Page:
Utopia take 2

   / Utopia take 2 #1  

Tomtint

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@ 2 Bit.. not sure why the thread was shut down, But we have thought about Texas. I have been there 3 or 4x in the past 3 years. Worked id San Antonio and Austin. Really didn't get to see much of the area outside of the downtown areas... Both of those cities are nice to visit...but I wouldn't move to one of them. A friend lives in Spring TX and says I would like it there.
 
   / Utopia take 2 #2  
Western Montana in the Northern Rockies.
Our dream became a reality in 2017, still in transition, we lost our farm in the flood in the midwest last year which sped things up in some ways and slowed it down in others.....
Sunrise picture in Montana was last week, sunset picture in Nebraska was taken tonight.
With views like this in your front porch, I guess being in limbo isn't as horrible as it could be but can't wait till we can be in montana permenantly, that's OUR utopia. 15543.jpg20700.jpg
 
   / Utopia take 2 #3  
No snow and not too hot means you need to be near a large body of water to moderate the temps. Low taxes and cost of living means you live where most other's don't want to live and there are no amenities.
 
   / Utopia take 2 #4  
@ 2 Bit.. not sure why the thread was shut down, But we have thought about Texas. I have been there 3 or 4x in the past 3 years. Worked id San Antonio and Austin. Really didn't get to see much of the area outside of the downtown areas... Both of those cities are nice to visit...but I wouldn't move to one of them. A friend lives in Spring TX and says I would like it there.

Spring is pretty nice. You are right between Houston and Conroe. Pine trees. The Woodlands is a nice town just north of Spring, pretty dense in some areas and the further you go east or west of I45 the less congested it is.


It all depends on what your comfortable with. What was your objection to Austin/San Antonio area?
 
   / Utopia take 2 #6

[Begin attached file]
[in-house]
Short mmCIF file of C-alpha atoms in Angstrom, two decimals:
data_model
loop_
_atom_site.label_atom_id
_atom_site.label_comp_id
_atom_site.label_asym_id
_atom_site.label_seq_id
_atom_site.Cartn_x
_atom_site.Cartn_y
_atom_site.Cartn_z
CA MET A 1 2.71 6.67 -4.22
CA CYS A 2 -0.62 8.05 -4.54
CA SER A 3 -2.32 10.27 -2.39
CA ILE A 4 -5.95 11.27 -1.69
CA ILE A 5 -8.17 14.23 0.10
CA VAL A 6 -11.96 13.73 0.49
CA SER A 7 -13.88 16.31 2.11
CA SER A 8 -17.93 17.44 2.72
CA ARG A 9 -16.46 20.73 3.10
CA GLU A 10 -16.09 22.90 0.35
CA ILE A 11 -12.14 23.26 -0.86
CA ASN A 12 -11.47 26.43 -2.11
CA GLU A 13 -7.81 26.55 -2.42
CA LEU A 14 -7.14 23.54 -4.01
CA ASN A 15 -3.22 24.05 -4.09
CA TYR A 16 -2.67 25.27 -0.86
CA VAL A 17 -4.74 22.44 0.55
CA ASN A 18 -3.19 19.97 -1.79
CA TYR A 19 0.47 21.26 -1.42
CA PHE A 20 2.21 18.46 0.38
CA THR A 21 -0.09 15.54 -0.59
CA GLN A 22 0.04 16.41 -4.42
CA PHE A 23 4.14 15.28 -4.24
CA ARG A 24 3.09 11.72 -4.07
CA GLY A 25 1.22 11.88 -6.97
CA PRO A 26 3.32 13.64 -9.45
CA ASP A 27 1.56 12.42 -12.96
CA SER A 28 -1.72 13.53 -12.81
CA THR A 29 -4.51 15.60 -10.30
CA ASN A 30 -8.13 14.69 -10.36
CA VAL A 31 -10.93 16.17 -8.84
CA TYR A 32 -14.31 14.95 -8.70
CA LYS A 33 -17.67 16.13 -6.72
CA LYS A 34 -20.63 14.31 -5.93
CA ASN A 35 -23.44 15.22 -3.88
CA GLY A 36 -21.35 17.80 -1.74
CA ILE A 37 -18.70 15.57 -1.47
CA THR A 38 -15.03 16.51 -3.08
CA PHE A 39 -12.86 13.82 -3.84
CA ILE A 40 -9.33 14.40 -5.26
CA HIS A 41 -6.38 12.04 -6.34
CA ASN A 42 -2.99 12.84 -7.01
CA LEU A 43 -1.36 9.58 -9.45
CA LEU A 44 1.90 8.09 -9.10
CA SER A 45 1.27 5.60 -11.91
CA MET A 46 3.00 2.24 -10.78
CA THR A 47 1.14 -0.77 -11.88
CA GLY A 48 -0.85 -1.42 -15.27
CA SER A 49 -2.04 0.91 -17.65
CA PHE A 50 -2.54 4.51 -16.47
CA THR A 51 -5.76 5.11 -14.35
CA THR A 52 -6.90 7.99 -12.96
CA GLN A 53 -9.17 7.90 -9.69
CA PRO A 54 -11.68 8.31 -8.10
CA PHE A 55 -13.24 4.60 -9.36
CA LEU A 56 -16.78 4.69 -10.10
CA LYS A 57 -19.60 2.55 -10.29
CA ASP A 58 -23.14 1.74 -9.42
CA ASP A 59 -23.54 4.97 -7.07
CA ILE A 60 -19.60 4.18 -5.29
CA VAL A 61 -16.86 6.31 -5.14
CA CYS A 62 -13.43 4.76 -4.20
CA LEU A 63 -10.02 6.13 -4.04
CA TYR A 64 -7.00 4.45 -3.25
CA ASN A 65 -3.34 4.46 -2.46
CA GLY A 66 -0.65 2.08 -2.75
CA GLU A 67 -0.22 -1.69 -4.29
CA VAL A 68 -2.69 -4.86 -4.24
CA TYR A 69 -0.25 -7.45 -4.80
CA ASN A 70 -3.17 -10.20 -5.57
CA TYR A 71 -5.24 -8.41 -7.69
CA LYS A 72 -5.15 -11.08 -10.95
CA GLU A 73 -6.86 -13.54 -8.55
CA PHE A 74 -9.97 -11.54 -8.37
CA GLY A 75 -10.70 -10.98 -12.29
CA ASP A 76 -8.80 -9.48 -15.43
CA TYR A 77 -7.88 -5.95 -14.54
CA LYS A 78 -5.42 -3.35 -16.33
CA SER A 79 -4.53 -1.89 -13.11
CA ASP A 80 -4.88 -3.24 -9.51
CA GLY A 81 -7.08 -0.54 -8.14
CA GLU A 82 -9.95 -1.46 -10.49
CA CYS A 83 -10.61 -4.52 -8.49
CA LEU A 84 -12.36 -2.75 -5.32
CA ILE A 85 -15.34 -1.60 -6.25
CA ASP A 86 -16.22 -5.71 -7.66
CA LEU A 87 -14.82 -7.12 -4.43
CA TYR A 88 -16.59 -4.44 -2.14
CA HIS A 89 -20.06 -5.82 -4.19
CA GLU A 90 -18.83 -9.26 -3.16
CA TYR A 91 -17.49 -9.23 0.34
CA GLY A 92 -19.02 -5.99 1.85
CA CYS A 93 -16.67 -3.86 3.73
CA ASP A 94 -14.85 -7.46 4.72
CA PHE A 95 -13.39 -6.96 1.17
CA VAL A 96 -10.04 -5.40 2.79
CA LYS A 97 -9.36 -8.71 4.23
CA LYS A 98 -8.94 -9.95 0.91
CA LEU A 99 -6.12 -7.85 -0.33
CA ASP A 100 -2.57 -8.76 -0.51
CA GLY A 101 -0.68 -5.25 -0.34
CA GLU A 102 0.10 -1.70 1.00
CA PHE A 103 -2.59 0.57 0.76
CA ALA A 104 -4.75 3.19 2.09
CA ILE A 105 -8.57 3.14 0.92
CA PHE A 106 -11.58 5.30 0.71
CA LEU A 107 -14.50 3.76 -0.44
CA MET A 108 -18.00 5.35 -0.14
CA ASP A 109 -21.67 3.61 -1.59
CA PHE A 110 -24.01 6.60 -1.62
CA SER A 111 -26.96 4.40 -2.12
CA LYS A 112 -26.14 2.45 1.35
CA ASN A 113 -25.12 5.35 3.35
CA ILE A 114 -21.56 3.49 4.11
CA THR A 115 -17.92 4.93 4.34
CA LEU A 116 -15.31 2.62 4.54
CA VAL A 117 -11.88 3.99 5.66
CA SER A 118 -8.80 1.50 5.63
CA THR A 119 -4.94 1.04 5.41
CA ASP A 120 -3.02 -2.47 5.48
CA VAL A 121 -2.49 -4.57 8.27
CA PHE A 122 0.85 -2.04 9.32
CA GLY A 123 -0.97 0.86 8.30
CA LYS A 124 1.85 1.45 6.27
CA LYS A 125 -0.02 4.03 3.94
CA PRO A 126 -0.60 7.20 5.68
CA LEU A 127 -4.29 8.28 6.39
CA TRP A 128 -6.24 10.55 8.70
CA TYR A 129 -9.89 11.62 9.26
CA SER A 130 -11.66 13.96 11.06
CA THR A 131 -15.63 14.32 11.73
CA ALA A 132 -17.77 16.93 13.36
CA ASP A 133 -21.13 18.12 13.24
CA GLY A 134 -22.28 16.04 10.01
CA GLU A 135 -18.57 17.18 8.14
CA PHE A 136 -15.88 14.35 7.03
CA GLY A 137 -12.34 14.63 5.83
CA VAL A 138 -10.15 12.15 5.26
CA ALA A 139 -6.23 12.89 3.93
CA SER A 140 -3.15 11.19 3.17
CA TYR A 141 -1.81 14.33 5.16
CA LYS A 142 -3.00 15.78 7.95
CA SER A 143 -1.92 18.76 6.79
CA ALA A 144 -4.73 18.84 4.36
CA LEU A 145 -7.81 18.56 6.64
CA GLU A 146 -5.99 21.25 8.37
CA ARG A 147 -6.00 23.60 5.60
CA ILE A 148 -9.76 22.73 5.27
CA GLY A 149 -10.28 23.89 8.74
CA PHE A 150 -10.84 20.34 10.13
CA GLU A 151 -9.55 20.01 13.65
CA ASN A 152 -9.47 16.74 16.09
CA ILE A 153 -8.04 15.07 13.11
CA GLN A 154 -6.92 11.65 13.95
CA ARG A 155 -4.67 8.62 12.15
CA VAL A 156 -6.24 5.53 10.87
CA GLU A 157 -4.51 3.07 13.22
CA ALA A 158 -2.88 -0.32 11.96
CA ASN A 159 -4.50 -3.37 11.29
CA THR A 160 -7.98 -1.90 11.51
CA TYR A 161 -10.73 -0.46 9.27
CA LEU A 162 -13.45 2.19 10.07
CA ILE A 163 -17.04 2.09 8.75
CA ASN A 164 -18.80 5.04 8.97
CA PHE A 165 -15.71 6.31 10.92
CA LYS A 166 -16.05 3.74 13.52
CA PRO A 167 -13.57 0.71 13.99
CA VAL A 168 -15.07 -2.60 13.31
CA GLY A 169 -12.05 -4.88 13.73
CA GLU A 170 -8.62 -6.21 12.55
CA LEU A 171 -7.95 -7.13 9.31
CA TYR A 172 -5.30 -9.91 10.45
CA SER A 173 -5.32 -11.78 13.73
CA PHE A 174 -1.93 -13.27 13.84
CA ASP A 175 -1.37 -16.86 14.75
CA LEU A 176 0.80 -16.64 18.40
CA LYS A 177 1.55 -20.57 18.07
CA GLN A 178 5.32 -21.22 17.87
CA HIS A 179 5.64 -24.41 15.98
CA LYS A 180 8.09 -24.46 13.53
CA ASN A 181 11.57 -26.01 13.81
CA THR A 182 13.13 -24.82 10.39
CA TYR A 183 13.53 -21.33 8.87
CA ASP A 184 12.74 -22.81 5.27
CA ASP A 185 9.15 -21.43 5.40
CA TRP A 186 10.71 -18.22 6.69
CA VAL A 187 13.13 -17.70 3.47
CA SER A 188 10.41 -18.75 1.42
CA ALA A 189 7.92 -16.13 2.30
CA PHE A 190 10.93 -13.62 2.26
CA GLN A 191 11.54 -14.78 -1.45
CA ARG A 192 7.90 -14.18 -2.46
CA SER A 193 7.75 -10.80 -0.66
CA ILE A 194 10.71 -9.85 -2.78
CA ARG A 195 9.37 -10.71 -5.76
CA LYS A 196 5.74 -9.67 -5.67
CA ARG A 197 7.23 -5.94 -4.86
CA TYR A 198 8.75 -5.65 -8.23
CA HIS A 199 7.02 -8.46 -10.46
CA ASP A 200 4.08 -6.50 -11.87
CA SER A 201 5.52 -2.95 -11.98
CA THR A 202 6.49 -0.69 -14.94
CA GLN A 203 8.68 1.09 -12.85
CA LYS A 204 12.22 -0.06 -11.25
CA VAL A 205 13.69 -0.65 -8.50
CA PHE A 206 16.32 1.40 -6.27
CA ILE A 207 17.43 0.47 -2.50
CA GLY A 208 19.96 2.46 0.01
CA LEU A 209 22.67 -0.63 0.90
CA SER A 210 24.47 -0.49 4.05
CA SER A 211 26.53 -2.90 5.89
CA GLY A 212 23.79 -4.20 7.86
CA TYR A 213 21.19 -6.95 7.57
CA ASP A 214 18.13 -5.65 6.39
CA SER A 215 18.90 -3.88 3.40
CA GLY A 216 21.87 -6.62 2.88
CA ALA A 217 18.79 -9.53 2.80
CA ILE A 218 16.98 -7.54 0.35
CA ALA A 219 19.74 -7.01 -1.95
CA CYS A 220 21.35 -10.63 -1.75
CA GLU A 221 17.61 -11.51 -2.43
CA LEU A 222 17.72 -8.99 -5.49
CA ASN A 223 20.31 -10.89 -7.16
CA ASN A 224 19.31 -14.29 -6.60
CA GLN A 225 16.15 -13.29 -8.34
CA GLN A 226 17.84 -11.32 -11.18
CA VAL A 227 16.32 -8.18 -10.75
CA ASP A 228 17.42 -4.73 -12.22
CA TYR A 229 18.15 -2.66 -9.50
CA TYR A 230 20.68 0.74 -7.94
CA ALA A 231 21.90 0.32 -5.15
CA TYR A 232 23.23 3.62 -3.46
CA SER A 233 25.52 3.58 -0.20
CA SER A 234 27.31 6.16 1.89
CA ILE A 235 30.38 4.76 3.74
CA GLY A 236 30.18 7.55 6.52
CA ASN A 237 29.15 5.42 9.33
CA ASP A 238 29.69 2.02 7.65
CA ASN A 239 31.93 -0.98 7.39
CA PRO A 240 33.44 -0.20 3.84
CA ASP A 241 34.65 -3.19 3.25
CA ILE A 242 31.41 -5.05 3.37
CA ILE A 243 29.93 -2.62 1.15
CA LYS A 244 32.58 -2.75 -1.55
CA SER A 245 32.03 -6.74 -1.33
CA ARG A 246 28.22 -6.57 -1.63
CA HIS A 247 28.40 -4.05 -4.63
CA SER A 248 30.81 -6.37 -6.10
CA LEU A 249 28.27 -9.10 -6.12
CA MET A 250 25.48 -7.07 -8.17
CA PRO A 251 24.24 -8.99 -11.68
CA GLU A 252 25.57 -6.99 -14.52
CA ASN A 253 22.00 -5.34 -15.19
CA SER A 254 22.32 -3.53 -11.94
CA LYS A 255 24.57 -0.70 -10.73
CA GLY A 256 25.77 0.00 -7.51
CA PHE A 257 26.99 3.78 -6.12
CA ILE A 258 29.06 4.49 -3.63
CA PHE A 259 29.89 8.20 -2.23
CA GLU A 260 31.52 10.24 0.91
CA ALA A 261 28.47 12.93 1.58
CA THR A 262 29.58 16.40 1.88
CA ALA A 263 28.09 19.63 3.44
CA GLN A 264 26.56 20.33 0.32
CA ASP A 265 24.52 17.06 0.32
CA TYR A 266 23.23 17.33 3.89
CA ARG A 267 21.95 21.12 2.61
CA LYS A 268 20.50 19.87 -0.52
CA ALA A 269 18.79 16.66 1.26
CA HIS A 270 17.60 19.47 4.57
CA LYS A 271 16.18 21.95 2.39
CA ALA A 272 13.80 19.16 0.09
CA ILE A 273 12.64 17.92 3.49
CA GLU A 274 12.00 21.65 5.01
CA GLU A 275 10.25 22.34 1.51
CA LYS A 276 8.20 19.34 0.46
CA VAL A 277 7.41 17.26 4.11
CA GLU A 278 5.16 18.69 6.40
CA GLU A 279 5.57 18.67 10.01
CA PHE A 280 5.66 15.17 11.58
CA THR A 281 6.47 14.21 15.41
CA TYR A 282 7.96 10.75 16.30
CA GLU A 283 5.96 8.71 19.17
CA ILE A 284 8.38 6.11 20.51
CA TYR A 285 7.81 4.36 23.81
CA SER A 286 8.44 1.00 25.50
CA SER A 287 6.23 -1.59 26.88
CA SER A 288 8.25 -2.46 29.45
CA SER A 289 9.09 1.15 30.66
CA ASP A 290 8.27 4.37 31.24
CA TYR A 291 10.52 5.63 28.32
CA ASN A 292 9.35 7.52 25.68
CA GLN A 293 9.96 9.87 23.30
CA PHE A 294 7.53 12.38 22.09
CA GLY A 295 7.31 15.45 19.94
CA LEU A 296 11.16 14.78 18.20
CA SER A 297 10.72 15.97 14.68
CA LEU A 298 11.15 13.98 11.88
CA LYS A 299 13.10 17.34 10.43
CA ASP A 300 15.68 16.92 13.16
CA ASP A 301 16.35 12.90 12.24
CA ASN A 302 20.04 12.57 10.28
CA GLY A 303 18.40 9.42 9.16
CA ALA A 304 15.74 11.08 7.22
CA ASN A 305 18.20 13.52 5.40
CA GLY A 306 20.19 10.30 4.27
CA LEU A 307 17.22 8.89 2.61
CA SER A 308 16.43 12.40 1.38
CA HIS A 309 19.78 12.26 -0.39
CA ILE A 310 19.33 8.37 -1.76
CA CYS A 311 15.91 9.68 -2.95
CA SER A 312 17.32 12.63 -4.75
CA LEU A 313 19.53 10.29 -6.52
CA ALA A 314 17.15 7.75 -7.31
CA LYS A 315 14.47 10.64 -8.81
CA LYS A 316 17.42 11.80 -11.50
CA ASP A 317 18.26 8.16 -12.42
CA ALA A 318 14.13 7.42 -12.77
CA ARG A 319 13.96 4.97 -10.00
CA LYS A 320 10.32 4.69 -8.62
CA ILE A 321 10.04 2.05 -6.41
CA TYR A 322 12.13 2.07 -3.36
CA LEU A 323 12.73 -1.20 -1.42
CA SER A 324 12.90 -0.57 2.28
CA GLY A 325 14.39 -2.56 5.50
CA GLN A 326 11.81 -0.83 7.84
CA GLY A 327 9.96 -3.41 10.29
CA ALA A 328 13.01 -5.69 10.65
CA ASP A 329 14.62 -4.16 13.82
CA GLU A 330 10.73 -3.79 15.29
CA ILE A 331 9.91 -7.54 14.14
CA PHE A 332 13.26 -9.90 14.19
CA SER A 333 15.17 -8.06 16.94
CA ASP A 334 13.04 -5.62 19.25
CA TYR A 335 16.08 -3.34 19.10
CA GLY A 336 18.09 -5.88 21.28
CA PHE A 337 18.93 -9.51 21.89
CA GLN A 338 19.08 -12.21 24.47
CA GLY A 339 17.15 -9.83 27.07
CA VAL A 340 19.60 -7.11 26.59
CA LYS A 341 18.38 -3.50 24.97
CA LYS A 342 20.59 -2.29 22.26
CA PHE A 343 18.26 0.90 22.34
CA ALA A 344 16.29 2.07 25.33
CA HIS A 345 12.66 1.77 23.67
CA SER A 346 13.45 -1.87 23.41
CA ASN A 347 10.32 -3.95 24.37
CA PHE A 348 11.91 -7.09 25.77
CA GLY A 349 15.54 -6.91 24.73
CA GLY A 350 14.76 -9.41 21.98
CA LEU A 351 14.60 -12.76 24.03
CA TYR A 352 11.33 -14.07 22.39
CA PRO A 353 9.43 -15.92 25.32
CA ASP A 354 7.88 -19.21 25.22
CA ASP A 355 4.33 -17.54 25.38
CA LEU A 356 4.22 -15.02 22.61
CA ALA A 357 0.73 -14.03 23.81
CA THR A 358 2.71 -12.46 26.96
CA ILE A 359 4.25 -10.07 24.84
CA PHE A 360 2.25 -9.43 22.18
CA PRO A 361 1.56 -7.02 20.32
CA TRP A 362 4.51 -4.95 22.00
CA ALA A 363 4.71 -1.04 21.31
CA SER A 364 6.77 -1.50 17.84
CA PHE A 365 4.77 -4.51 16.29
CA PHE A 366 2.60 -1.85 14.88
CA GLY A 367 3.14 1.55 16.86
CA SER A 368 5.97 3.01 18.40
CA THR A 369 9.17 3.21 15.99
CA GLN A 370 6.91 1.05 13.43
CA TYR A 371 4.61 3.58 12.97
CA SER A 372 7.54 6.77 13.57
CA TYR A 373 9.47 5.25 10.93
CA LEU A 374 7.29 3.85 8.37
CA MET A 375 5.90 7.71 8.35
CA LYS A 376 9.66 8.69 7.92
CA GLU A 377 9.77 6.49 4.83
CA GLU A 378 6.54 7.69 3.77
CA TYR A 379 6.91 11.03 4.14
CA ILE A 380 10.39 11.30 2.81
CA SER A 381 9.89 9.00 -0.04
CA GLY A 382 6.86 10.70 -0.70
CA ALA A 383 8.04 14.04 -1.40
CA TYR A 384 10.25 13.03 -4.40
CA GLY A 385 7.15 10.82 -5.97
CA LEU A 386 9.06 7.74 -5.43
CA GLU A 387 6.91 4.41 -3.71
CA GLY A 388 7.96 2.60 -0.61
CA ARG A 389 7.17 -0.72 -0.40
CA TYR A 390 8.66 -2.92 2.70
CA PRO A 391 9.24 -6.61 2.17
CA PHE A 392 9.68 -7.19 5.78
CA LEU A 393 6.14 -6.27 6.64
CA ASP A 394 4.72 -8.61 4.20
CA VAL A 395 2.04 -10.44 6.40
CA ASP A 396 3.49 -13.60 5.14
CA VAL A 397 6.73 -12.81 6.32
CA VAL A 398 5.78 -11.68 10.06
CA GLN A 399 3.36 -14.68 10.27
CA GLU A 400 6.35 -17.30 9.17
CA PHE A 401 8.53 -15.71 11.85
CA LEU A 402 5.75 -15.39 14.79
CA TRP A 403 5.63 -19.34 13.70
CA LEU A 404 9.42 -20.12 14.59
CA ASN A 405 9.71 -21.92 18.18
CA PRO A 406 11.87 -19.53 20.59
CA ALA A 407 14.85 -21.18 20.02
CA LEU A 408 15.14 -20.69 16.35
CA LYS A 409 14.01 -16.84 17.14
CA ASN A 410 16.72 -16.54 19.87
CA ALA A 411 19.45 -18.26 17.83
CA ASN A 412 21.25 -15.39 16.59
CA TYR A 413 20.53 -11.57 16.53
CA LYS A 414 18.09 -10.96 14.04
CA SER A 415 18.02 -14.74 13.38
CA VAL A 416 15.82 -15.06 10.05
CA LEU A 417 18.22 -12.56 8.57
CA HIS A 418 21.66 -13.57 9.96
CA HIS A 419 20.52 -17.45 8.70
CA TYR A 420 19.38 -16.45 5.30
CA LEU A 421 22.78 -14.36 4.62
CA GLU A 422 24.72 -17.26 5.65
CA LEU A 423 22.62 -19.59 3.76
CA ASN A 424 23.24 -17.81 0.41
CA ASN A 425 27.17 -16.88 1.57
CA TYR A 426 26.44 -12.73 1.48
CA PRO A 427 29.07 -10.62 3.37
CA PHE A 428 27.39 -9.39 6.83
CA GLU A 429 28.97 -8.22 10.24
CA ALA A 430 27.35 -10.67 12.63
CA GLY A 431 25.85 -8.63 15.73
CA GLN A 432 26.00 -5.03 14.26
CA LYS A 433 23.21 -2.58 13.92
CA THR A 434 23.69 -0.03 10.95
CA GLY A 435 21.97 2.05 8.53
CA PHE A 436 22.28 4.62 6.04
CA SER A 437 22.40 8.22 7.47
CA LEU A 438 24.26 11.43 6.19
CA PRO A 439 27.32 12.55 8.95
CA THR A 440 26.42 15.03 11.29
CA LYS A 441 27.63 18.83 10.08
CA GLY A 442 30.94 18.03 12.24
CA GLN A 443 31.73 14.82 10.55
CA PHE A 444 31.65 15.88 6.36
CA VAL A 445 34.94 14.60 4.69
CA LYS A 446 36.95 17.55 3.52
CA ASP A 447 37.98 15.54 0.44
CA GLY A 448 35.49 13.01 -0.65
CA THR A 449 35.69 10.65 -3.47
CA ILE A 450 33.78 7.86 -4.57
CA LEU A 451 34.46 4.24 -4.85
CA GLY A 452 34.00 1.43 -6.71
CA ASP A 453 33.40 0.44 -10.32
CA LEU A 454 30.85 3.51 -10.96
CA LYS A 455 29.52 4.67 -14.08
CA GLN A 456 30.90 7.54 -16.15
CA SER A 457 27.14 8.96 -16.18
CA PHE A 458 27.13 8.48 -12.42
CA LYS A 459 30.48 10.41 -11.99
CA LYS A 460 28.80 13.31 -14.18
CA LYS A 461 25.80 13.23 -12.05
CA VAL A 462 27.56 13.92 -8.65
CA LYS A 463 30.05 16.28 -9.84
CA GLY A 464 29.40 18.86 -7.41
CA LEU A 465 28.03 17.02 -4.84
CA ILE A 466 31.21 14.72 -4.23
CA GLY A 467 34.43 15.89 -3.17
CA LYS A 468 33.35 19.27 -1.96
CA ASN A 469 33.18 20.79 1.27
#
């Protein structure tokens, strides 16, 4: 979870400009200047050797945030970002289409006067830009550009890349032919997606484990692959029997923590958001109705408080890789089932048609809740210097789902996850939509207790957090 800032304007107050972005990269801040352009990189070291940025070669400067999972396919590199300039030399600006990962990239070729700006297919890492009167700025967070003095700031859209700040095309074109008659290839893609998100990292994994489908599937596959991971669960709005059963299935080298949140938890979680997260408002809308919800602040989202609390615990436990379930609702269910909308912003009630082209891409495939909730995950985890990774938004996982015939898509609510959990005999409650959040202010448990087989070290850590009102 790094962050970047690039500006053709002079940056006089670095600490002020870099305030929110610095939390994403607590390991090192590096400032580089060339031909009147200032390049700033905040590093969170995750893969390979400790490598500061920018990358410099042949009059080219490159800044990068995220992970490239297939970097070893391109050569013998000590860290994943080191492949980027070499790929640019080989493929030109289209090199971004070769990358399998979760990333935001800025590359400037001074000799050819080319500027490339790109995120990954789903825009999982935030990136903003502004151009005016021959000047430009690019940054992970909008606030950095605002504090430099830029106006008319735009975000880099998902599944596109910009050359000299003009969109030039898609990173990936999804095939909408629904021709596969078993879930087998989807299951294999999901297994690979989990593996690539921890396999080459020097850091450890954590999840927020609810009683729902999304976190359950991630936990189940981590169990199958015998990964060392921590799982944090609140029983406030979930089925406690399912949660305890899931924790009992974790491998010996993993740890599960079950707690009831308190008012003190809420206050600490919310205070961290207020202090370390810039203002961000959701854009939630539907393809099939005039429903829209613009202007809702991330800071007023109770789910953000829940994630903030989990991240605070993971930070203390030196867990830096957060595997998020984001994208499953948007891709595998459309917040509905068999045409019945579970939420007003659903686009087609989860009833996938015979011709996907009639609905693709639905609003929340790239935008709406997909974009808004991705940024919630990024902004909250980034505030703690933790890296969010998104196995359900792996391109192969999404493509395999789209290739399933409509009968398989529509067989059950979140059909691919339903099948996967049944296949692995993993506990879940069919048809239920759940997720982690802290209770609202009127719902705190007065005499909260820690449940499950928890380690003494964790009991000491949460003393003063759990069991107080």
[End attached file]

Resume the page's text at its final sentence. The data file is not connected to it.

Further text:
I would imagine most every state has its good and not-so-good areas. Fairbanks in January - - Houston in July - - New York city. Places I've visited and it was - no joy. I'm happy right here and so glad that I am.
 
   / Utopia take 2 #7  
I was born and raised in a small dusty town in eastern Wyoming near the black hills. The city life never appealed to me and quite frankly I feel out of place in them.

5 years ago my wife and I bought 23 acres outside of Spearfish South Dakota. A small college town nestled in the northern part of the South Dakota black hills. We will have our forever home built there when she retires in 4 years. We currently have our camper there.

I’ve never worked so hard re-establishing a road, clear cutting a 30 x500 foot swath for power and a 30x40 building but gratifying beyond words.

We feel blessed and humbled to have a place that to us, is utopia.
 
   / Utopia take 2 #8  
@ 2 Bit.. not sure why the thread was shut down, But we have thought about Texas. I have been there 3 or 4x in the past 3 years. Worked id San Antonio and Austin. Really didn't get to see much of the area outside of the downtown areas... Both of those cities are nice to visit...but I wouldn't move to one of them. A friend lives in Spring TX and says I would like it there.

First time that I ever went to Texas was back in the 90's and I flew into San Antonio. I didn't like it, but as I drove out of the city and into the Hill Country, I was surprised at how nice it was there. Kerrville and Fredericksburg where very nice. That's when I started thinking about moving to Texas. I spent a couple years looking around the state to see where I should go and ended up in Tyler because of the economy there and cost of a home and land was also very attractive. Tyler has been very good to me, so no complaints, but I still think the Hill Country is a much nicer area of Texas.
 
   / Utopia take 2 #9  
The Texas Hill country is nice, but when you are looking for a Utopia, also consider the daily living activities. Such as water, sewer, etc. The Hill country sits over the Edwards Aquifier and the state is very particular about it. I'd be sure to check on water availability and sewer/septic requirements before you purchase land. Anywhere for that matter. We looked at one property durning our search and a previous owner had sold off all the water rights including surface rights on where to put the well head. Meaning if we built a house and drilled a well, the well belonged to someone else and we'd have to pay them to draw water, and they could put their well right in front of our front door.
 
   / Utopia take 2 #10  
I would imagine most every state has its good and not-so-good areas. Fairbanks in January - - Houston in July - - New York city. Places I've visited and it was - no joy. I'm happy right here and so glad that I am.

Well said.
What's right for you might be a really bad fit for me, and vice versa. Personally, northern New England is as good as it gets. Couldn't pay me enough to live in the south, likewise Texas did nothing for me, yet millions of people happily call those (and other) places home.
There is no "utopia".
 
 
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